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Why are we so afraid to walk?

In the penultimate hour of The Story of Film: An Odyssey, a fifteen-hour episodic documentary by film critic and historian Mark Cousins released in 2011, director Gus Van Sant traces his inspirations for his films Gerry (2002) and Elephant (2003) partly to playing videogames. Here, Gus Van Sant talks about Core Design’s original 1996 game Tomb Raider, and what he finds significant is how videogames provide a continual experience of unbroken time to accomplish seemingly trivial actions like walking from one point to another. What’s remarkable about the observations of this seasoned artist on a medium unfamiliar to him is his valuing of inactivity and what action-oriented games consider negligible to the overall experience. For Gus Van Sant, the act of walking carries profound importance, and he channels the uninterrupted duration of walking in third-person videogames to his films. The effect is repetitive yet mesmerizing. By stripping his films to the act of walking and seeing, he reevaluates the simplest ways in which we can come to experience our surrounding world.

This ethos of extended temporal duration and minimalist activity in favor of basic actions has found expressive purpose in the realm of videogames, particularly in the nebulous and under-studied area of “first-person walker” games. The discussions largely started in 2012 upon the release of The Chinese Room’s Dear Esther. This term loosely refers to a fairly recent trend of minimalist first-person videogames stripped down of complex gameplay mechanics in favor of decelerated movement and the basic act of seeing. In the years since, the idea has been explored by games like Everybody’s Gone to the Rapture, The Beginner’s Guide, Gone Home, The Old City: Leviathan, Home Is Where One Starts, 9.03m, Ether One, Sunset, The Stanley Parable, Proteus, NaissanceE, Eidolon, Only If, Thirty Flights of Loving, and many, many others.

Despite all of these titles, first-person walkers as a developing category of games has not been extensively theorized and examined by many critics, though a handful of insightful analyses lay some foundation. But what’s particularly troubling is that even the moniker “first-person walker” remains imprecise and contested; a lack of common critical understanding is failing these games. Still, there’s something to that name. The term “first-person walker” is an artistically cohesive movement of videogames, and I believe we ought to use this specific term over the ones people have suggested: walking simulators, first-person explorers, phantom ride games, environmental puzzle games, etc. These other prevalent terms are misleading and fail to illustrate what these works can do in the service of advancing games as a medium.

I’m resistant in calling this collection of games a “genre” like survival horror, but more like a movement (purposeful or not) akin to Dogme 95 in cinema or Stuckism in contemporary art. As such, first-person walkers as an ongoing artistic movement have unified criteria that ought to be identified and, at the very least, named more precisely than “walking simulators.”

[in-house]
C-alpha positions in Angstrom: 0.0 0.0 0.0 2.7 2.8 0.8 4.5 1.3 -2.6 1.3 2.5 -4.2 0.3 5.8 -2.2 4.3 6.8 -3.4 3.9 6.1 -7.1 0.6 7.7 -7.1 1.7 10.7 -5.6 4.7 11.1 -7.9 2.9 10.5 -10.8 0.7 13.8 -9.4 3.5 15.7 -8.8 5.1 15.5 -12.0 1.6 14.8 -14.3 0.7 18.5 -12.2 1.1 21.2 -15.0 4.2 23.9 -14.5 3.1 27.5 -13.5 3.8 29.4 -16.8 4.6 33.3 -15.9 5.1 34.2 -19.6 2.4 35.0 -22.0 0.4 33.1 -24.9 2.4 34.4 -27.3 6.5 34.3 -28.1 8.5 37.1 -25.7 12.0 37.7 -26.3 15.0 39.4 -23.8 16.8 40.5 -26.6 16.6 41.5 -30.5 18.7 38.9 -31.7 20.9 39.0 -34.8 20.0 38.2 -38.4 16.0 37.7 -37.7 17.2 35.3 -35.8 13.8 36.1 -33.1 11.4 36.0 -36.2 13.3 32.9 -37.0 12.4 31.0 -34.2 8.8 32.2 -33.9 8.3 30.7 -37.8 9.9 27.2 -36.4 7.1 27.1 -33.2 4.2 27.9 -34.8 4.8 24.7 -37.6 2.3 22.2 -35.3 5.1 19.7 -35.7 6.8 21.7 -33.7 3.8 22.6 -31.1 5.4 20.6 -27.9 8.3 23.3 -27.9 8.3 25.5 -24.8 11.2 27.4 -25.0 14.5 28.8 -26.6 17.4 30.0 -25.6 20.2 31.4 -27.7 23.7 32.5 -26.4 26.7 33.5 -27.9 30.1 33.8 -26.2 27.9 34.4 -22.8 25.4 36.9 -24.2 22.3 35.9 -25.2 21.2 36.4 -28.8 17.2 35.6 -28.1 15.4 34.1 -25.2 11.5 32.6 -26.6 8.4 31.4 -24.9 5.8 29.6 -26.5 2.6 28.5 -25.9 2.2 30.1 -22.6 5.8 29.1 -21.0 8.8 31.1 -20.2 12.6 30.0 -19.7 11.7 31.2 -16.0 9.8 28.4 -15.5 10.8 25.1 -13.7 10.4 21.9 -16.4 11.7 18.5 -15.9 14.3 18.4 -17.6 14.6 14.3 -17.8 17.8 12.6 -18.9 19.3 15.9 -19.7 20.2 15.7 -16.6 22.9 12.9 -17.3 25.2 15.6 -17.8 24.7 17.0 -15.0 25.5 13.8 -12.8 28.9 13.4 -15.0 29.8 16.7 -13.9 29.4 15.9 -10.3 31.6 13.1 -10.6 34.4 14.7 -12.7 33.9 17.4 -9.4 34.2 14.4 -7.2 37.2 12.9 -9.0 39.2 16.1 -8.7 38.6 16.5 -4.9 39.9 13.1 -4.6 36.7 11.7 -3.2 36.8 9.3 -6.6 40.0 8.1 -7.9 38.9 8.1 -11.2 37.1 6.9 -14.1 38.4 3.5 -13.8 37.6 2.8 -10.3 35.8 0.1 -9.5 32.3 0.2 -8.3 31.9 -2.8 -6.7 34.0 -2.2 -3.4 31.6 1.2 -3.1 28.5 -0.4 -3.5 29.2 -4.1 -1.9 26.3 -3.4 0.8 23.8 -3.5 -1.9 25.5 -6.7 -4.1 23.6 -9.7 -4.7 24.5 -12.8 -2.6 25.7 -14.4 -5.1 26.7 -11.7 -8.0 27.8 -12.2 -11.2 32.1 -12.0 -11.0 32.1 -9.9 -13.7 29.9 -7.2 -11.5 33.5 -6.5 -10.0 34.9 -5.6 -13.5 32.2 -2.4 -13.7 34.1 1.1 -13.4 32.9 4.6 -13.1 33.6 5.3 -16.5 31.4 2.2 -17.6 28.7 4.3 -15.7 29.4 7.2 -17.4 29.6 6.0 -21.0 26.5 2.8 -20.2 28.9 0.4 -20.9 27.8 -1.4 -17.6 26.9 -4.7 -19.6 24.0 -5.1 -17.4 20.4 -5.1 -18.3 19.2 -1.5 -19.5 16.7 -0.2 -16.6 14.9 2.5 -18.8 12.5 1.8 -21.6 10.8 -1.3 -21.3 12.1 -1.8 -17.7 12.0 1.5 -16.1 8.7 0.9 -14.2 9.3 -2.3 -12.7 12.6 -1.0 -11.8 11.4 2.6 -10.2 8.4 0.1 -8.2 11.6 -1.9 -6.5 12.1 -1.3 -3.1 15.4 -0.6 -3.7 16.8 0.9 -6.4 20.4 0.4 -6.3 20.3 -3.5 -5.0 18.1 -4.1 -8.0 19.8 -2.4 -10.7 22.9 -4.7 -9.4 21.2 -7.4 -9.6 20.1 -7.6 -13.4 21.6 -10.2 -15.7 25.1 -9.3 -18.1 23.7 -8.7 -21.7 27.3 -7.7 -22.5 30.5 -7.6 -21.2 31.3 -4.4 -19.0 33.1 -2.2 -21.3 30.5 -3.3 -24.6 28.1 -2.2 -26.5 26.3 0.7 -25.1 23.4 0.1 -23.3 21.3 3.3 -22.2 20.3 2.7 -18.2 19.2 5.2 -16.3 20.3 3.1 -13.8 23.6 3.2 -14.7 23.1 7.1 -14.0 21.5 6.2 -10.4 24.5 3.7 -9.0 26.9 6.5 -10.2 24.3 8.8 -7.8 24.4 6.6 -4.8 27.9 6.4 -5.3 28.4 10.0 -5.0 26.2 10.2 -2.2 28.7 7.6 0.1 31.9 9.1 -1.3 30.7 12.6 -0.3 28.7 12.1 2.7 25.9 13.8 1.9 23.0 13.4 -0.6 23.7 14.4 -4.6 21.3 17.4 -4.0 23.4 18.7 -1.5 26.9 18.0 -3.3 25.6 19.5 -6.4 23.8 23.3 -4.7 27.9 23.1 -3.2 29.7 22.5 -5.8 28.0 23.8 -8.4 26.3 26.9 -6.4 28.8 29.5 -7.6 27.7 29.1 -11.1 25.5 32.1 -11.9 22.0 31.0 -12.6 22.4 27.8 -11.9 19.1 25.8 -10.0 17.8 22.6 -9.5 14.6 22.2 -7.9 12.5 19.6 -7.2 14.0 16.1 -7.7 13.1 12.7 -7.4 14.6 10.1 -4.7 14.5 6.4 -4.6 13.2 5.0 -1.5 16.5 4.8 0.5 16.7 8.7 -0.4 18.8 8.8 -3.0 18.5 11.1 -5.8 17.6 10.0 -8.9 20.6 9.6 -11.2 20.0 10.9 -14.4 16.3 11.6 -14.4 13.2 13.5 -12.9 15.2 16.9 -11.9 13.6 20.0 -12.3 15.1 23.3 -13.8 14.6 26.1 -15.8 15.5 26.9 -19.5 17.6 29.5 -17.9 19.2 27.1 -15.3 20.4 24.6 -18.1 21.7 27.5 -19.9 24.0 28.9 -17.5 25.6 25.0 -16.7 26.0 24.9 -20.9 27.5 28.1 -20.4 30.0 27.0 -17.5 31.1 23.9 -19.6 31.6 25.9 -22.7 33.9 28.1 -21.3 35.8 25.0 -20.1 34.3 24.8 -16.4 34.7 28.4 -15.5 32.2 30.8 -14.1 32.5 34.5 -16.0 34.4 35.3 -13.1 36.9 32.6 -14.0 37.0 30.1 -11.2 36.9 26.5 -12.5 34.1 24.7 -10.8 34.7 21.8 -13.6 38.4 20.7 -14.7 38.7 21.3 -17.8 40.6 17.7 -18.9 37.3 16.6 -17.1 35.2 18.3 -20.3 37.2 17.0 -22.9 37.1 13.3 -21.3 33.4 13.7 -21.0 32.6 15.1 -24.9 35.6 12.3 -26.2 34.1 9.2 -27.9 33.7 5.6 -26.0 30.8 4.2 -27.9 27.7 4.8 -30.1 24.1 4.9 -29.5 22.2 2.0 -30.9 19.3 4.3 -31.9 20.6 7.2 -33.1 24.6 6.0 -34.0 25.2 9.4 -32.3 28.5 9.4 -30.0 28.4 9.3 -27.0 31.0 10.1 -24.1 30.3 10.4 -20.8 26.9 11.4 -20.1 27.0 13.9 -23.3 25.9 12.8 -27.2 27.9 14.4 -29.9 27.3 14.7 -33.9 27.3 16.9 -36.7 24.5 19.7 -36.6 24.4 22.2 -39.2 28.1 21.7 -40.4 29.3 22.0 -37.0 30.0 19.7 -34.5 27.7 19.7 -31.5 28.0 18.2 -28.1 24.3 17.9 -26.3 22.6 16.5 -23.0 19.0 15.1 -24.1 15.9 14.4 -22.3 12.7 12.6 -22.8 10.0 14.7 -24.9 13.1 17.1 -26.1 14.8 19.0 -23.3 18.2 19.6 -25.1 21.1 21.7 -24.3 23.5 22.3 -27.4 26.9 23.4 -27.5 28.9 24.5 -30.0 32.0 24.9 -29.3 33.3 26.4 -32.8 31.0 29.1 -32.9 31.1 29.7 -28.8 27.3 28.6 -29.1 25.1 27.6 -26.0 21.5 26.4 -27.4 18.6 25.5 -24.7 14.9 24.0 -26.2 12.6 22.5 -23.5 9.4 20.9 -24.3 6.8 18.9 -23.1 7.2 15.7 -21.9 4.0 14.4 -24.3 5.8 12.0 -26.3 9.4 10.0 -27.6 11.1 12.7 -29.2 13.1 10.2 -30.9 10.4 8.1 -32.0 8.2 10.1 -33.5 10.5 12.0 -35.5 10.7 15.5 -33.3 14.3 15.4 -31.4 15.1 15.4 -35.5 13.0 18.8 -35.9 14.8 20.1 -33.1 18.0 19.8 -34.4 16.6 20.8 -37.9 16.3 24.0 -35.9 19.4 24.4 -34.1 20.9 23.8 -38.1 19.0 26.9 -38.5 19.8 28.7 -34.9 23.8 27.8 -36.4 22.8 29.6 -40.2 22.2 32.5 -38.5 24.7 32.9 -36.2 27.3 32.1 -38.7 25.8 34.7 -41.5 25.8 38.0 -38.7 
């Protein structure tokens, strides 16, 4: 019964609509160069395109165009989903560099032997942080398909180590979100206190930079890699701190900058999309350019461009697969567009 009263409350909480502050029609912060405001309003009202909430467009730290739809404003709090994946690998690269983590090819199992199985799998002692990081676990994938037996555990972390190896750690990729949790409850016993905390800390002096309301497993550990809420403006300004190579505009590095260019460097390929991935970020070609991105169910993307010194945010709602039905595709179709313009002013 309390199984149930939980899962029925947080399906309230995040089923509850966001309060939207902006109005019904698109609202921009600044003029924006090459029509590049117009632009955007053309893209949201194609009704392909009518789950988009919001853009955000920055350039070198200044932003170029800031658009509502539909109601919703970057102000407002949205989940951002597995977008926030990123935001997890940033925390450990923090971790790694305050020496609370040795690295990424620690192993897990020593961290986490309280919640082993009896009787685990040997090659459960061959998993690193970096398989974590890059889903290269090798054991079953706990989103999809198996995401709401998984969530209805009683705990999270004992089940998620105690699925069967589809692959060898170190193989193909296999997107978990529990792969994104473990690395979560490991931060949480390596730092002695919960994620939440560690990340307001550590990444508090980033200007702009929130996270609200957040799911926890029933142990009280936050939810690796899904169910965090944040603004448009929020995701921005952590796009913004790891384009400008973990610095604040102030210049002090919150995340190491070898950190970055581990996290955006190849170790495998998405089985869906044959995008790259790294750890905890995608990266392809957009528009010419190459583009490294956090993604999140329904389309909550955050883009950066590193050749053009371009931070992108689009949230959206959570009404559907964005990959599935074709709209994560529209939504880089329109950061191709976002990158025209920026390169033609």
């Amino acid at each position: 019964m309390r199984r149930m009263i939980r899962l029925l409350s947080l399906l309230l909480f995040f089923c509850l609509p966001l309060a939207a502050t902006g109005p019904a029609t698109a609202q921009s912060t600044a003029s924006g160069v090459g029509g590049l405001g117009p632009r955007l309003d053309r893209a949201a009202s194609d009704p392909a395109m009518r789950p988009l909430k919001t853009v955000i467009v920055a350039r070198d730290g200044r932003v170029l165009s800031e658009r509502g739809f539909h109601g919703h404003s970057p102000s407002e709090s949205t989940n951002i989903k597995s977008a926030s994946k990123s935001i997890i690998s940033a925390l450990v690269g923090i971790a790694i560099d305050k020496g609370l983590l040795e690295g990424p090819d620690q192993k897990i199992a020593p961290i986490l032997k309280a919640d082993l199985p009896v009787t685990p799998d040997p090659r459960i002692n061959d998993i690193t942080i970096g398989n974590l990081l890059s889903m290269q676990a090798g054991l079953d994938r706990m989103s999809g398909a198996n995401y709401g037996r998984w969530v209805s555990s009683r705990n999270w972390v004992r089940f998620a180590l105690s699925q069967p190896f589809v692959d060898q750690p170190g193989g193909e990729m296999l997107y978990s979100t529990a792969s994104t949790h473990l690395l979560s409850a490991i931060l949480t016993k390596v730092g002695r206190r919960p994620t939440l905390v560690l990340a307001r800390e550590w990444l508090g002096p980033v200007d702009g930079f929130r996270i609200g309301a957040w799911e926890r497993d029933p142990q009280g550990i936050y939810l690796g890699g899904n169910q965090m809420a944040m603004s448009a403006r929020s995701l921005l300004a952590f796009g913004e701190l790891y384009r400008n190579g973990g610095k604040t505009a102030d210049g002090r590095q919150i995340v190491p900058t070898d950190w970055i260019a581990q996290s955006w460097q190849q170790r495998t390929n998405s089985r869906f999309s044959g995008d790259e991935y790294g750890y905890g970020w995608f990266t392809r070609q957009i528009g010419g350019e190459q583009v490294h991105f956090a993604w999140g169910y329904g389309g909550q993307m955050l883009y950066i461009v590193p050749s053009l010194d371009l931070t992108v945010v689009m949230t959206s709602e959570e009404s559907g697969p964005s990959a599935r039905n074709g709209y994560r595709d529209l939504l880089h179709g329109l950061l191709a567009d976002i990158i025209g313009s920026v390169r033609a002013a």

Finding a name matters because of the increasing output of games falling under its criteria and the ineffectiveness of the alternatives. For one, the prevalent misuse of the term “walking simulator” to characterize these games not only carries a tone of sly condescension by some but misattributes the act of walking as a perfunctory, emotionless action to be simulated rather than identify these games’ treatment of it as a complex and meaningful form of expression. That The Chinese Room developer Dan Pinchbeck would feel the need to “reclaim” the term suggests its misuse and need for clarification. This term is the unfortunate, prevailing tag on the Steam Store to categorize these games despite the lack of the formal elements that typically comprise simulator games: a focus on hyperrealism in mechanics to mimic real-world equivalents like operating an aircraft, a simulacrum of situations and settings from the everyday world, quantifiable systems that can be learned and predicted, and so on.

these games are often charged as being “not games”

Moreover, the term “walking simulator” carries the negative connotation that these games lack meaningful mechanics, since only walking remains the central part of gameplay. In consequence, these games are often charged as being “not games” or failing to adhere to familiar means of expression. I remember the frustration of many video uploaders and commenters who failed to find value in games whose primary means of play revolves around basic movements and no discernible challenges to overcome. Such attitudes are reactionary, revealing how those developers of first-person walker games are successfully disrupting expectations of what games should feel, play, and look like. Rather than boast complex, capital-G Gameplay™, the first-person walker style exhibits a decidedly minimalist attitude that makes for a more atmospheric and contemplative form of play.